History of Irish Soda Bread

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Irish soda bread began in the 19th century when baking soda was introduced to the lower class households of Ireland. Because ovens were scarce, soda and buttermilk were desirable because of their effectiveness in creating a plump loaf in a cast iron pot, or bastible. There are two basic types of soda bread that have been refined and adapted considerably in the past two centuries.

Why Ireland?

  • Wheat in Ireland is not as hard as wheat grown in other places and, therefore, does not bear kneading and yeast rising well. These elastic qualities are not necessary when using the soda and buttermilk (both of which were readily available).

Brown Soda Bread

  • Brown soda bread is made from whole flour. Whole flour in the 19th century was less refined and, therefore, less expensive. Whole flour was combined with buttermilk, salt and soda to fill everyday needs. The color of the flour lent its name to brown soda bread.

White Soda Bread

  • More refined, more expensive white flour was used to create white soda bread. As a more expensive product, white soda bread was originally only for special occasions.

Additives

  • Seeds, raisins, wheat germ, dried tomatoes, nuts and herbs can all be added to soda bread but are not considered traditional ingredients.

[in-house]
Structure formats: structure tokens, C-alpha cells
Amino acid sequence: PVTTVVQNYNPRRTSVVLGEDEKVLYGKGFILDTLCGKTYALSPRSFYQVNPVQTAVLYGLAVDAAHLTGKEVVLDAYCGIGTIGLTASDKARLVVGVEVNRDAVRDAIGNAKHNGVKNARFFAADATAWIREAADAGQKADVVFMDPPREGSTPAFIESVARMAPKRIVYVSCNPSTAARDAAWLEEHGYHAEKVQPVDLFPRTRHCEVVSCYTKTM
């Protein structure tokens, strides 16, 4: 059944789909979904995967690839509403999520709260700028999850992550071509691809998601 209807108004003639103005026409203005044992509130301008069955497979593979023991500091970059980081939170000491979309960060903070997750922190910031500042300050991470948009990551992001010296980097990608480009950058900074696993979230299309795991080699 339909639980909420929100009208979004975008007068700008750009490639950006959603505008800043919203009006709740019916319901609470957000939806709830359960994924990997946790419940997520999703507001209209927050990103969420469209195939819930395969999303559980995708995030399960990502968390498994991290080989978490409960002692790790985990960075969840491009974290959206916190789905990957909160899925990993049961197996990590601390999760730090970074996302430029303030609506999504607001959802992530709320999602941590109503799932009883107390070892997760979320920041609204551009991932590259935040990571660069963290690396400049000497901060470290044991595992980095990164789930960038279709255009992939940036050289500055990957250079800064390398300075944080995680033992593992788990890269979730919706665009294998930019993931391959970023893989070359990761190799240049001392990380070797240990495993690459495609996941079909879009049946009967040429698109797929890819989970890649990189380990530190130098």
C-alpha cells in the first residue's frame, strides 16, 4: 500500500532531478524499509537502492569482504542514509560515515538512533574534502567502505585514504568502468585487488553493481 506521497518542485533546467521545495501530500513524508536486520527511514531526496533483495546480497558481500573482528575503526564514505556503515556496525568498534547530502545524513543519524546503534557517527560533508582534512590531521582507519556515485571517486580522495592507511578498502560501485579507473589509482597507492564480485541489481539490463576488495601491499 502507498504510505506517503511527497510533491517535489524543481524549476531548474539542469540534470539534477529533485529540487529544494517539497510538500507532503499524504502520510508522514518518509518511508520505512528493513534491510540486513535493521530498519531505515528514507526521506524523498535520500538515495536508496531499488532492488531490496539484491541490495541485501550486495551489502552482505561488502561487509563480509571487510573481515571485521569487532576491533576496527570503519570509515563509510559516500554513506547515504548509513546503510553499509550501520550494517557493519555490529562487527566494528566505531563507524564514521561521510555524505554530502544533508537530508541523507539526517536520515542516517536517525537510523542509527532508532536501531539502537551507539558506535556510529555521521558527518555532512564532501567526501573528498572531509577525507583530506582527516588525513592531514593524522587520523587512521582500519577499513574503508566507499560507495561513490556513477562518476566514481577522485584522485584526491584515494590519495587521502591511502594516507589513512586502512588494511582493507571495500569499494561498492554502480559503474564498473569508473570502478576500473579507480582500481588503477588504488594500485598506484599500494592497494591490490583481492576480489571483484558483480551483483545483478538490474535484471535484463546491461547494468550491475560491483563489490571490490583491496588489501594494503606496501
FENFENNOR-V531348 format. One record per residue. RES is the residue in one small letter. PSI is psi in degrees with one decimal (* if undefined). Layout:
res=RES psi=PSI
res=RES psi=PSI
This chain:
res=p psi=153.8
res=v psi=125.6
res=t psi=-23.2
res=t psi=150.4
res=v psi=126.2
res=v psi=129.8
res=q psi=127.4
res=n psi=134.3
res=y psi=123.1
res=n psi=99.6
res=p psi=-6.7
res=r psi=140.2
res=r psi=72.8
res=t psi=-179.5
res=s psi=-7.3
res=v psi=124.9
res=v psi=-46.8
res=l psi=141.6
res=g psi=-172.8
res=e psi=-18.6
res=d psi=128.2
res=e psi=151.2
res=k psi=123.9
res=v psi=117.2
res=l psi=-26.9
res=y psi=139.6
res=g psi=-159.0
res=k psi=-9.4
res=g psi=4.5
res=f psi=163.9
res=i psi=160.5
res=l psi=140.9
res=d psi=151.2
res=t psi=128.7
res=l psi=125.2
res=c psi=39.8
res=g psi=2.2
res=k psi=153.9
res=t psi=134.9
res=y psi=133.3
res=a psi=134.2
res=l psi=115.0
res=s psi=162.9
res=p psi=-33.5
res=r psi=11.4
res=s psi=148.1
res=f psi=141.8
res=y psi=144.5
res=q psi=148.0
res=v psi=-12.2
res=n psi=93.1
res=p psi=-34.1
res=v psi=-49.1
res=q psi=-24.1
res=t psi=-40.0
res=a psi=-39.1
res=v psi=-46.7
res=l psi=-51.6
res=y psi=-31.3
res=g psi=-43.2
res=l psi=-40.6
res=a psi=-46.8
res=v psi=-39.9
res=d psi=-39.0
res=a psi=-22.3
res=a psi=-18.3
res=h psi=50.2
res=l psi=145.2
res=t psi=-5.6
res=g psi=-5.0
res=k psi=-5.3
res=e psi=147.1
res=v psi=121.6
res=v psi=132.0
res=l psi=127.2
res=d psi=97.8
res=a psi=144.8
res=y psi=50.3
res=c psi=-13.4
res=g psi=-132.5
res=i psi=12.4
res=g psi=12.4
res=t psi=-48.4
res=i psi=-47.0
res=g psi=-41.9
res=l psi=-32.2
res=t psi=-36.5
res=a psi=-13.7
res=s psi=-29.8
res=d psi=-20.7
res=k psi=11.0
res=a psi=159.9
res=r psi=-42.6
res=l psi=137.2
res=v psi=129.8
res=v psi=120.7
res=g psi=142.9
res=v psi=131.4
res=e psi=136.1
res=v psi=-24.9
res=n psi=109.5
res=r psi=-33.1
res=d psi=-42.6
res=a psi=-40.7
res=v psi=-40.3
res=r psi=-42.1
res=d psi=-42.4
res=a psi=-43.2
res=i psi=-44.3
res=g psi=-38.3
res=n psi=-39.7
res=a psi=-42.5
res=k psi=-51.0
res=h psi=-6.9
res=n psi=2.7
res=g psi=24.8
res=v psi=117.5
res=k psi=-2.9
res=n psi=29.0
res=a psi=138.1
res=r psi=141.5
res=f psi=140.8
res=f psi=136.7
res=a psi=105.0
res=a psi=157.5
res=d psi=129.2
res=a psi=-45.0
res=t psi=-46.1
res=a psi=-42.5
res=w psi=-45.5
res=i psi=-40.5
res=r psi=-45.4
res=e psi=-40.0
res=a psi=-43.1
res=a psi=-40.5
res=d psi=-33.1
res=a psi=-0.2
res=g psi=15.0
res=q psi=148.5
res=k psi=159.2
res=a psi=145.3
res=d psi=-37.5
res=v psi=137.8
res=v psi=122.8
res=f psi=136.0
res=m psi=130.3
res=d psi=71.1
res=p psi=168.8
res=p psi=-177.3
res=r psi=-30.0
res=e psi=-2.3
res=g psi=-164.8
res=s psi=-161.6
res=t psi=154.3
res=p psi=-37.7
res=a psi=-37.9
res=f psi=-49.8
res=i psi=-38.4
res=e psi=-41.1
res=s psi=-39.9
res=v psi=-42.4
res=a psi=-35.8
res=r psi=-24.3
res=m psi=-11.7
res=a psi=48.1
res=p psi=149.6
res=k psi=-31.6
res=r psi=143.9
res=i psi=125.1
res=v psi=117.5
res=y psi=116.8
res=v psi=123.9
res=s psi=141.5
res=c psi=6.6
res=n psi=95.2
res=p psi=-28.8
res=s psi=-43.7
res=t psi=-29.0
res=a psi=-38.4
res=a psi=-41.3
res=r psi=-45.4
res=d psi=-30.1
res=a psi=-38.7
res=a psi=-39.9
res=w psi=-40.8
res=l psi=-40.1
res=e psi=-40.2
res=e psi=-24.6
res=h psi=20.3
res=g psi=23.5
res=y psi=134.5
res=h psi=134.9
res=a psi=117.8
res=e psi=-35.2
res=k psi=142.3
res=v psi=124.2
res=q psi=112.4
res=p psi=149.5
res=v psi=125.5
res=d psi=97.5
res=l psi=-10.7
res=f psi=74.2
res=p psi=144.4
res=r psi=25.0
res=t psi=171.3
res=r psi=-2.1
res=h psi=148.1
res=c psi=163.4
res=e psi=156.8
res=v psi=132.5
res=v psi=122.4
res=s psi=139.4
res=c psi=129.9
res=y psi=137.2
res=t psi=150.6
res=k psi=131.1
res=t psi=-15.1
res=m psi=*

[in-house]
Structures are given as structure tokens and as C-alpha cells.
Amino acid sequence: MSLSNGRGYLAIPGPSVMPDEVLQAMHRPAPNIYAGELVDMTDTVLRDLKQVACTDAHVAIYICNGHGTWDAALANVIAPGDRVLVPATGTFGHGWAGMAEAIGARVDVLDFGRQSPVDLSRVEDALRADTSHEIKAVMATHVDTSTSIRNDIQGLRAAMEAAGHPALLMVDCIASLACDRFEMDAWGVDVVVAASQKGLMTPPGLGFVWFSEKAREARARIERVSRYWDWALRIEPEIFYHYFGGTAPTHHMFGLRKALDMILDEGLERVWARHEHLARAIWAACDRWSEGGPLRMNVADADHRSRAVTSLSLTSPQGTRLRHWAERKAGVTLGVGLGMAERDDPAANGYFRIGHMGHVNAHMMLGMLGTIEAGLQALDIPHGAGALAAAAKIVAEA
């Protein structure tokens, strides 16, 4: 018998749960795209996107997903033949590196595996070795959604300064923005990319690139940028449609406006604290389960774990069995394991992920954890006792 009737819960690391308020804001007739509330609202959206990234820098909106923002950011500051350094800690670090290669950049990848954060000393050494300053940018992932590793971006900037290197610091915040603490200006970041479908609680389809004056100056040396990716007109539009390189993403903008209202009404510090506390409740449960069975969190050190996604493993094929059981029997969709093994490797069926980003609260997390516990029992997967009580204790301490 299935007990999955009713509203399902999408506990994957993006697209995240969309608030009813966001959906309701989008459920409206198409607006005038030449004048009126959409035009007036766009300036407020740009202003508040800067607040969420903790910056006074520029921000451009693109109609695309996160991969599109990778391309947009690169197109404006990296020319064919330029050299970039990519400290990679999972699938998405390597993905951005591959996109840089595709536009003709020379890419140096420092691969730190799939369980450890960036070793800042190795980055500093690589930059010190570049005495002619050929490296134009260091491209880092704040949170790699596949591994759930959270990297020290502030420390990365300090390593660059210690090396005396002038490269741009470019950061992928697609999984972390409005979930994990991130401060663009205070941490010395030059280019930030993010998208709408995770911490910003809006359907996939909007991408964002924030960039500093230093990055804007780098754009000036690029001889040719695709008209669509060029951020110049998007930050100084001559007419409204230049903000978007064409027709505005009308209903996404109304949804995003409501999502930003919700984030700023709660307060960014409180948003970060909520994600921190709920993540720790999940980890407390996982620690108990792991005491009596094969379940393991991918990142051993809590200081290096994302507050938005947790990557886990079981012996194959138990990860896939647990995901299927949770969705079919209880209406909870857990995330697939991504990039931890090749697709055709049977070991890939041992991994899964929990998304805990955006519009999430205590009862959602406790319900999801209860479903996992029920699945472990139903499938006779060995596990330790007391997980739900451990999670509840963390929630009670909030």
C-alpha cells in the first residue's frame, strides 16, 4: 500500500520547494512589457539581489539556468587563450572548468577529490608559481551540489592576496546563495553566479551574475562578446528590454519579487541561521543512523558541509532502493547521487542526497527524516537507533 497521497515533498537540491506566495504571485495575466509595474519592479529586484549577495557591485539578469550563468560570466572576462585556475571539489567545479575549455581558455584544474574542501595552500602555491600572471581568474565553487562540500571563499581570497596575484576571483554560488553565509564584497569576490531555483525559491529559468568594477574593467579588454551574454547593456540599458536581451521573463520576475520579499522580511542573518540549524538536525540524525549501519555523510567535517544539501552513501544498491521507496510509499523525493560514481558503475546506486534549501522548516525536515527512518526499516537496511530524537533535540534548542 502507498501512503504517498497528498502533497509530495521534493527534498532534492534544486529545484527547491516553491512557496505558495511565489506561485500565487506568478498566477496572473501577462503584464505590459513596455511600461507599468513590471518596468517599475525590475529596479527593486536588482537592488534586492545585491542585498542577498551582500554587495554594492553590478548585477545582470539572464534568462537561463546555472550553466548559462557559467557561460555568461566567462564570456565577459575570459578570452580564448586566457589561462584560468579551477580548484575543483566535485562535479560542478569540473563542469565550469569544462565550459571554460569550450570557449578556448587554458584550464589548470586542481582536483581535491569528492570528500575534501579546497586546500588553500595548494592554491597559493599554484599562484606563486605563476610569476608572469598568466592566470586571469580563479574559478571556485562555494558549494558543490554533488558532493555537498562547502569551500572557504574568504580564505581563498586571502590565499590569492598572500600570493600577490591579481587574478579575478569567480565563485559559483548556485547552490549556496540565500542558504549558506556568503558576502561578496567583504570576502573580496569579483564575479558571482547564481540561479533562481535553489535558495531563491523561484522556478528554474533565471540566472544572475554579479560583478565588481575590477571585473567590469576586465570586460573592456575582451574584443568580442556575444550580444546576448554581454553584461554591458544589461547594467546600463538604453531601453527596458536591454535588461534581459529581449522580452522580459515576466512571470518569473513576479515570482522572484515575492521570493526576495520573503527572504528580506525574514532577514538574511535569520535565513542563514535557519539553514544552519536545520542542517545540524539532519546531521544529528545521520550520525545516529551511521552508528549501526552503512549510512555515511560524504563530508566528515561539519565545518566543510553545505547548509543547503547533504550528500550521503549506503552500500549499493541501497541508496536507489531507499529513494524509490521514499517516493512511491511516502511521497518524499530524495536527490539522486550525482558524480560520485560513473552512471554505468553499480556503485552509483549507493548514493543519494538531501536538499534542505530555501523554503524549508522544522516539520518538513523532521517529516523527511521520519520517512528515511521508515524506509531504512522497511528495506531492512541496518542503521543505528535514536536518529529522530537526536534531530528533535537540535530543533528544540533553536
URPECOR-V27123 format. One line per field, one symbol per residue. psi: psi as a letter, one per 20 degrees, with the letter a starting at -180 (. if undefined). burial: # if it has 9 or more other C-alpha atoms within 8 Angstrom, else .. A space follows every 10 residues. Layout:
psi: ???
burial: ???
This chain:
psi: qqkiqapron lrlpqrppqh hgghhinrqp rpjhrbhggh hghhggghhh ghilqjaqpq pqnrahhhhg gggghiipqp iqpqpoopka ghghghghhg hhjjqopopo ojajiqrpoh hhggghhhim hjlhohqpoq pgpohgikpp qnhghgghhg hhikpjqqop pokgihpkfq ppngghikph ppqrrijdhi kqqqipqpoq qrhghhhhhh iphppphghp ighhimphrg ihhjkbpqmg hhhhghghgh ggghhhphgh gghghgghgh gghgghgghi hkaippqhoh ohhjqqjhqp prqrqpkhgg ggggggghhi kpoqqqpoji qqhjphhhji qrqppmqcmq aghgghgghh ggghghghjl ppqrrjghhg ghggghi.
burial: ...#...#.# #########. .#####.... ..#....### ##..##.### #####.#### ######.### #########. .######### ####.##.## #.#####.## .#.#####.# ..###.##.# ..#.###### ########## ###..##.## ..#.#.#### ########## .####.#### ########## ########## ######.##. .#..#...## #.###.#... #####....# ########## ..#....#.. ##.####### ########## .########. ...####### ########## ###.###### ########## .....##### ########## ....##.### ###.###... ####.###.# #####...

Alterations

  • Adding anything to the basic flour, buttermilk, soda and salt recipe is considered an alteration. American recipes typically use eggs, butter or sugar and are not, technically, Irish soda bread. They are cakes.
    The addition of raisins is called a spotted dog. Adding molasses creates treacle bread.

Cooking and Serving

  • Originally soda breach was cooked in a cast-iron Dutch oven called a bastible. The oven was set directly on the coals with a few coals set on top of the lid.
    Before cooking, a deep cross was cut into the top of soda bread. While this cross enabled the bread to cook more evenly, it has acquired several folklore explanations, such as letting out evil spirits.

Other Facts

  • The cross on top of the soda loaf helps divide it into four equal parts, or farls. More common to Northern Ireland, the farls can be cooked on a griddle and are part of the traditional breakfast, or Ulster fry.
    The use of soda to leaven bread was originally discovered by the Native Americans, who used pot ash in their bread.
    Commercial production of baking soda began in 1835 with the establishment of the Royal Baking Company in England.

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